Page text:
So far, branded entertainment has been largely a robbing-peter-to-pay-paul proposition. According to an Association of National Advertisers' survey, unveiled at the recent ANA Television Advertising Forum, over half (52 percent) of the 118 surveyed marketers admitted that their branded entertainment efforts were bankrolled by their TV budget.
The survey results also showed, however, that a respectable 18 percent of those marketers funded their branded entertainment projects with "incremental" budgets, in other words, dollars not diverted from the marketing communications kitty (including everything from paid media to promotions and direct marketing). The survey didn't explain whether "incremental" budgets referred to opportunistic slush funds or actual dollars earmarked for branded entertainment in advance. Likely, this extra cash was a combination of both.
In any case, the news here is good for practitioners of the bittersweet science of branded entertainment. Marketers have the extra money and are indeed putting it aside to invest in content integration. It's about time. The wonks at Accenture recently calculated a $27 billion loss in TV ad revenue over the next five years through ad skipping and on-demand viewing. That's a wake-up call.
And it's the reason why branded entertainment divisions and companies are popping up all over the place. Clients want help navigating a changing marketplace and agencies are obliging. But putting a few new employees on the payroll, or retaining outside consultants isn't the total answer. Clients have to start thinking about contributing to the market.
Media agency people are all-too familiar with the following scenario: You find a property that strikes your client's fancy - an original, smart, creative programming or content opportunity that has the promise of delivering buzz and exposure. But chief marketing officers and brand managers walk away from it. Why? They were at the upfronts. The budget is committed, and they can't justify shifting money that was invested in a broadcast network because that would imply the investment was no good.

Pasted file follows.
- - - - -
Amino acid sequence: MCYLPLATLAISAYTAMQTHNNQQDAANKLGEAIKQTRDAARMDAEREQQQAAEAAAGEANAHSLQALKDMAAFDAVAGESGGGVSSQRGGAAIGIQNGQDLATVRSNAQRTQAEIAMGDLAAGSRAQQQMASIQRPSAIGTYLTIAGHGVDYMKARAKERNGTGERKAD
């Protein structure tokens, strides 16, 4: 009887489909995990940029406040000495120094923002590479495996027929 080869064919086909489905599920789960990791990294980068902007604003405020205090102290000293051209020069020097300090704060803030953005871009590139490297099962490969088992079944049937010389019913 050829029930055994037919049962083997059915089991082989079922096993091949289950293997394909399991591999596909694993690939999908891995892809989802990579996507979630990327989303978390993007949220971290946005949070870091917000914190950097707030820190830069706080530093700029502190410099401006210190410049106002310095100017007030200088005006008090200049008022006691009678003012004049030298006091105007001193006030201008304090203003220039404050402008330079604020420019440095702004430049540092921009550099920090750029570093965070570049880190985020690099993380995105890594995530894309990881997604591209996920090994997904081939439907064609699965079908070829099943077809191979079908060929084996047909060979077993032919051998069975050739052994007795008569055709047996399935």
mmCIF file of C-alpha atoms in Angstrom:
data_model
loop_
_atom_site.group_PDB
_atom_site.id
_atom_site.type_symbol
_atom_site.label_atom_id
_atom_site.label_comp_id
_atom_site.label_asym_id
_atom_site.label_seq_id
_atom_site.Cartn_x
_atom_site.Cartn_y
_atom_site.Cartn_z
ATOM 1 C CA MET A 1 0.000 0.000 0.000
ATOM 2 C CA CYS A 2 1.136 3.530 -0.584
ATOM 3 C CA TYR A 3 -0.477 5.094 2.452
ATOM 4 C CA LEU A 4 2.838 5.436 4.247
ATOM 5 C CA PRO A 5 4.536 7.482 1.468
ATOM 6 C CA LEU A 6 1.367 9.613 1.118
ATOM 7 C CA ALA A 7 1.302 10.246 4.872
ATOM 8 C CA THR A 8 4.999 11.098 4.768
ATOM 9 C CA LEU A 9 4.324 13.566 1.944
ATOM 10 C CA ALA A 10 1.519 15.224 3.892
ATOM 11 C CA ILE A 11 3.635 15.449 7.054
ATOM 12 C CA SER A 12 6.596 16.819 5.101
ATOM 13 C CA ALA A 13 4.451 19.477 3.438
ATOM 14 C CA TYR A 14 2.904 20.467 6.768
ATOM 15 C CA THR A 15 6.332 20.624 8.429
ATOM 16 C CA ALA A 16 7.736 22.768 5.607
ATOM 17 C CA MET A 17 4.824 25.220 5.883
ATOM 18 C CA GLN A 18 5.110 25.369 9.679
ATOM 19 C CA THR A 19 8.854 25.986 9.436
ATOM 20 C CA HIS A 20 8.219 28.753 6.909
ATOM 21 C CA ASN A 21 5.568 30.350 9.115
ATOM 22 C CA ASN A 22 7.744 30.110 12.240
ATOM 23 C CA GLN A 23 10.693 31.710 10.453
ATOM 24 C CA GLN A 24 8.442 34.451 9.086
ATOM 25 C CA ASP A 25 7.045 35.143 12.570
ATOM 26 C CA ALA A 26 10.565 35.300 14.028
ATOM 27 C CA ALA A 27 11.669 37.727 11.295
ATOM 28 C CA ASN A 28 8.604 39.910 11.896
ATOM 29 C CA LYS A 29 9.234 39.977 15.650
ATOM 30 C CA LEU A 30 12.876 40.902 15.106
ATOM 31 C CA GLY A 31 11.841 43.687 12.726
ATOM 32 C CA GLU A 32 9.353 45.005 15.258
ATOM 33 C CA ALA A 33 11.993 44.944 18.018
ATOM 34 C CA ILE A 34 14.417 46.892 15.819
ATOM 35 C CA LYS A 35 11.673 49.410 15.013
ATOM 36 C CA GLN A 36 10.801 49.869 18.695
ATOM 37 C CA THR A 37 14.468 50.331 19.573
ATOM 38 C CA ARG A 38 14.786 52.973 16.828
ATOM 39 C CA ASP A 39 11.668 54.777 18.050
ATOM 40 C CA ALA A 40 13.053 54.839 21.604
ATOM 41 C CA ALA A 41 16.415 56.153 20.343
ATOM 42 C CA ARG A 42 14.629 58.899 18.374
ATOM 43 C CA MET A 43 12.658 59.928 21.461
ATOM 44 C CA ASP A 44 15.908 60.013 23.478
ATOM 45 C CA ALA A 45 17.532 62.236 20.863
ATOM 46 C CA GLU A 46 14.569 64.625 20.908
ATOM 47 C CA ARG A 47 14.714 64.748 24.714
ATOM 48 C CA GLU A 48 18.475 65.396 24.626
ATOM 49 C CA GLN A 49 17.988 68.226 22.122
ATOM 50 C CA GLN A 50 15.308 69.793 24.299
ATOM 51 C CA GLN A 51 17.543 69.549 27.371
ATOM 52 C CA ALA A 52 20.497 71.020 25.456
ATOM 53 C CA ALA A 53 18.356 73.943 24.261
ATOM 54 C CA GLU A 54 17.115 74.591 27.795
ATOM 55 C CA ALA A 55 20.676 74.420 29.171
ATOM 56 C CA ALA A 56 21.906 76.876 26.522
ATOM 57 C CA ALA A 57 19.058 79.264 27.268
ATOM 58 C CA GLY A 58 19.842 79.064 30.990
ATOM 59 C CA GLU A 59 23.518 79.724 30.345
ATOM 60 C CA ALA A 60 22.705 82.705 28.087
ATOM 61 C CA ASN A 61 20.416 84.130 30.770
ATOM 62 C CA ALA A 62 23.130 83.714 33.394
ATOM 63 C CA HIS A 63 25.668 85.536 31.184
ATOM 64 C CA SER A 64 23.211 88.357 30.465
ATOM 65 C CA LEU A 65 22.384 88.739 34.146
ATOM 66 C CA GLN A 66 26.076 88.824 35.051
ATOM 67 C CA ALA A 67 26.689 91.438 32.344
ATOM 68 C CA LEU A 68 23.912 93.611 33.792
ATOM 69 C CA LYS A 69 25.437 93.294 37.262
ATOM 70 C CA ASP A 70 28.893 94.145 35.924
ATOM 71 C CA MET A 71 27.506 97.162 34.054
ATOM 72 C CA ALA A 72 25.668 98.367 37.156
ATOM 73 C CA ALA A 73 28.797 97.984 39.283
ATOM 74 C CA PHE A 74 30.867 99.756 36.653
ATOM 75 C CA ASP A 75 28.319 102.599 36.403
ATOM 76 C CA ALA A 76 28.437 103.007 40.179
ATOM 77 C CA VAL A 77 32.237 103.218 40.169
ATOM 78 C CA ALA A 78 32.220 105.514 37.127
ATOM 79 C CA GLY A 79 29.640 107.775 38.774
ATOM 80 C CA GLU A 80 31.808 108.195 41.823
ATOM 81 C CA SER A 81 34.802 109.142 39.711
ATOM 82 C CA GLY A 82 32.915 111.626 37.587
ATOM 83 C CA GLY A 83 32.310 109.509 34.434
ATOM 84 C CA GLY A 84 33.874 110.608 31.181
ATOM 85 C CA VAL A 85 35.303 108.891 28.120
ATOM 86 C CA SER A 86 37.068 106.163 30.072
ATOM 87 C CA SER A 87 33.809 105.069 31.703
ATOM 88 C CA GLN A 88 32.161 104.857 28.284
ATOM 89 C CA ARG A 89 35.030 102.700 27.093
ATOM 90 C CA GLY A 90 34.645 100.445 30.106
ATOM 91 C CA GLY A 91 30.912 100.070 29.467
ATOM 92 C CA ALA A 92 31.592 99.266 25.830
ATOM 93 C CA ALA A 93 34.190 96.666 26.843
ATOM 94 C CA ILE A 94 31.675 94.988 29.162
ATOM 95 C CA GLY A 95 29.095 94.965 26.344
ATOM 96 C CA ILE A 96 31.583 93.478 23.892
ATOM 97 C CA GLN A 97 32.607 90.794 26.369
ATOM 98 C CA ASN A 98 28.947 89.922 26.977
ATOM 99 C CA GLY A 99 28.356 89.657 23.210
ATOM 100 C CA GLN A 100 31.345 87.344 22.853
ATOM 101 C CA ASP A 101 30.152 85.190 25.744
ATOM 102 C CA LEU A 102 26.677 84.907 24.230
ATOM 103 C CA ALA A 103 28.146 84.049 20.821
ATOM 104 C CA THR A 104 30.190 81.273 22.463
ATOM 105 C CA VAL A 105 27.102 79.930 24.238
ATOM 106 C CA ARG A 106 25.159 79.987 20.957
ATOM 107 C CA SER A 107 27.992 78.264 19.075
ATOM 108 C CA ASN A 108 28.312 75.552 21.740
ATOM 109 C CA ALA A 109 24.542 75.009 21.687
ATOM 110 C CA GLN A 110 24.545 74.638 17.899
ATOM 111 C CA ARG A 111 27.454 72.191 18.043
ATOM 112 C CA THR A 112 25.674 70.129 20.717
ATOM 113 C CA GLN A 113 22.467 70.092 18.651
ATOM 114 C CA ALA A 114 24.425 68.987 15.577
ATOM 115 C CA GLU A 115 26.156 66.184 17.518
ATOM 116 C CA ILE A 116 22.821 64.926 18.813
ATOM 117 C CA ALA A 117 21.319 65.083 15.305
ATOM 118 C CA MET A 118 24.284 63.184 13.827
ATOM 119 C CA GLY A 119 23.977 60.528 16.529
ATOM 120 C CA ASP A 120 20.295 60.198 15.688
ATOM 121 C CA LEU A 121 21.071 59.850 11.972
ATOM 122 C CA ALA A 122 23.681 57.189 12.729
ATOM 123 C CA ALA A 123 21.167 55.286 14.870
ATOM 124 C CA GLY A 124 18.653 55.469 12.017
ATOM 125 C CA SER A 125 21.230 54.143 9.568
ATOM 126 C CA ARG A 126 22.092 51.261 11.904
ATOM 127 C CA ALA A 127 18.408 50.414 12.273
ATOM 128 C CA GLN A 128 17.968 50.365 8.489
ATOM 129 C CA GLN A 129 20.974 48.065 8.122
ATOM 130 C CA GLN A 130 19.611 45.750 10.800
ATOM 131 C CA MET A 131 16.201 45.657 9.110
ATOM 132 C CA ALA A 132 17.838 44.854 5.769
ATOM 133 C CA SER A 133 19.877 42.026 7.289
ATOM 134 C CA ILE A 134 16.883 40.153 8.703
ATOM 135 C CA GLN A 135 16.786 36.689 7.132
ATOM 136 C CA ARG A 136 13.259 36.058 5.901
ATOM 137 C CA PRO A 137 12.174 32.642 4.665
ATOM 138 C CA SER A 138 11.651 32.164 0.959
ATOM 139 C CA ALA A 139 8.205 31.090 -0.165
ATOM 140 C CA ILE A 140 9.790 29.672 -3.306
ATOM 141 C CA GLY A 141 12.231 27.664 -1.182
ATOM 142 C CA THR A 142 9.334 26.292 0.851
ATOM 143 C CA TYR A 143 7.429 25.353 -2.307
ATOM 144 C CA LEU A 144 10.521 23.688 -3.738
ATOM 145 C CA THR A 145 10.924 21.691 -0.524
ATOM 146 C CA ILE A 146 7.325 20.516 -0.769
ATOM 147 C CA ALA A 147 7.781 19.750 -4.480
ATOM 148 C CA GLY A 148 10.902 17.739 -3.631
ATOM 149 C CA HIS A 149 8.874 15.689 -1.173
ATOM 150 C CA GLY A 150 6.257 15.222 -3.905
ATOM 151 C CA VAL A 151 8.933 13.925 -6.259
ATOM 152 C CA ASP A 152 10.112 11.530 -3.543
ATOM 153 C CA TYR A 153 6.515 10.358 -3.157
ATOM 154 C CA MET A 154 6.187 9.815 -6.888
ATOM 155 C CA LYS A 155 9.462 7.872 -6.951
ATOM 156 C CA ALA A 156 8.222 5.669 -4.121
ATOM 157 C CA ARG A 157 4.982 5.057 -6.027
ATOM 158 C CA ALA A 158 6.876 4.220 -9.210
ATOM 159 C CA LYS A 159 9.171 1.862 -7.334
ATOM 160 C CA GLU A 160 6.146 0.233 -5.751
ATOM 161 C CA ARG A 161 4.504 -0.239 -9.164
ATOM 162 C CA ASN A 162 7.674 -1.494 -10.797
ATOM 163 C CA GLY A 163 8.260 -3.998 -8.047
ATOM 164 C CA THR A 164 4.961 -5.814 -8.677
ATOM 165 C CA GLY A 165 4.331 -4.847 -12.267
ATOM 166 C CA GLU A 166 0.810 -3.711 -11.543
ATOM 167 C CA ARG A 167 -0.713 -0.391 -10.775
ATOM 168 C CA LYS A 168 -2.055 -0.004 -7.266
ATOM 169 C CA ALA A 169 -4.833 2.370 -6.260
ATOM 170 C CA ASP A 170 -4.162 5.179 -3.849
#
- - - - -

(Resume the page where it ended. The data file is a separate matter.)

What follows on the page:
Too many dollars are locked up during TV's annual spending spree. The upfronts remain intact year after year, despite the annual and deafening howl of complaint from advertisers about how the event is designed to artificially inflate prices. By the time this column goes to press, scores of clients and media buyers will be nursing hangovers after a week of guzzling gratis martinis and swallowing rubber chicken at Cipriani and Tavern on the Green. We can hear it now: "Oh god, I did it again!" after laying all the chips on the house and realizing the odds are increasingly against you. Broadcast continues to lose audience share. Cable is cluttered and fragmented.
Perhaps the fact that branded entertainment producers, many of them alumni of advertising agencies, are starting to offer guarantees on integration deals will help turn the tide; that's something you can sell to your client. With guarantees and the promise of make-goods, planners can weave a branded entertainment opportunity into their budgets.
Hopefully, it won't be much longer before the ANA commissions a survey that shows Paul as well compensated as Peter.
Speaking of brands needing to re-allocate their marketing budgets to reflect a broader communications planning approach, take a look at the $12 billion video gaming industry. Pundits have predicted that this nascent ad market will begin to rival that of network TV in the next five years. Mitch Davis, CEO of Massive, the online ad-serving network, predicted the marketplace >> >> will reach $2.5 billion. Jay Horowitz, a Jupiter analyst, took a more cautious yet still optimistic view and predicted $1 billion in ad sales for the United States by 2010.
While critics could accuse Davis of a self-serving hyperbole, there's no denying that console, pc, and online gaming offers brands a high-engagement marketing platform. While many consumers may be watching primetime TV out of the corner of their eyes as they surf online and listen to the radio, gamers are singularly focused on the task at hand and thus are more likely to engage with brands.
So marketers, the next time someone from Electronic Arts, Activision, or WildTangent leaves you a message, you'd be well-served by returning the phone call.
Hank Kim and Richard Linnett are directors of MPG Entertainment. (email@example.com and firstname.lastname@example.org)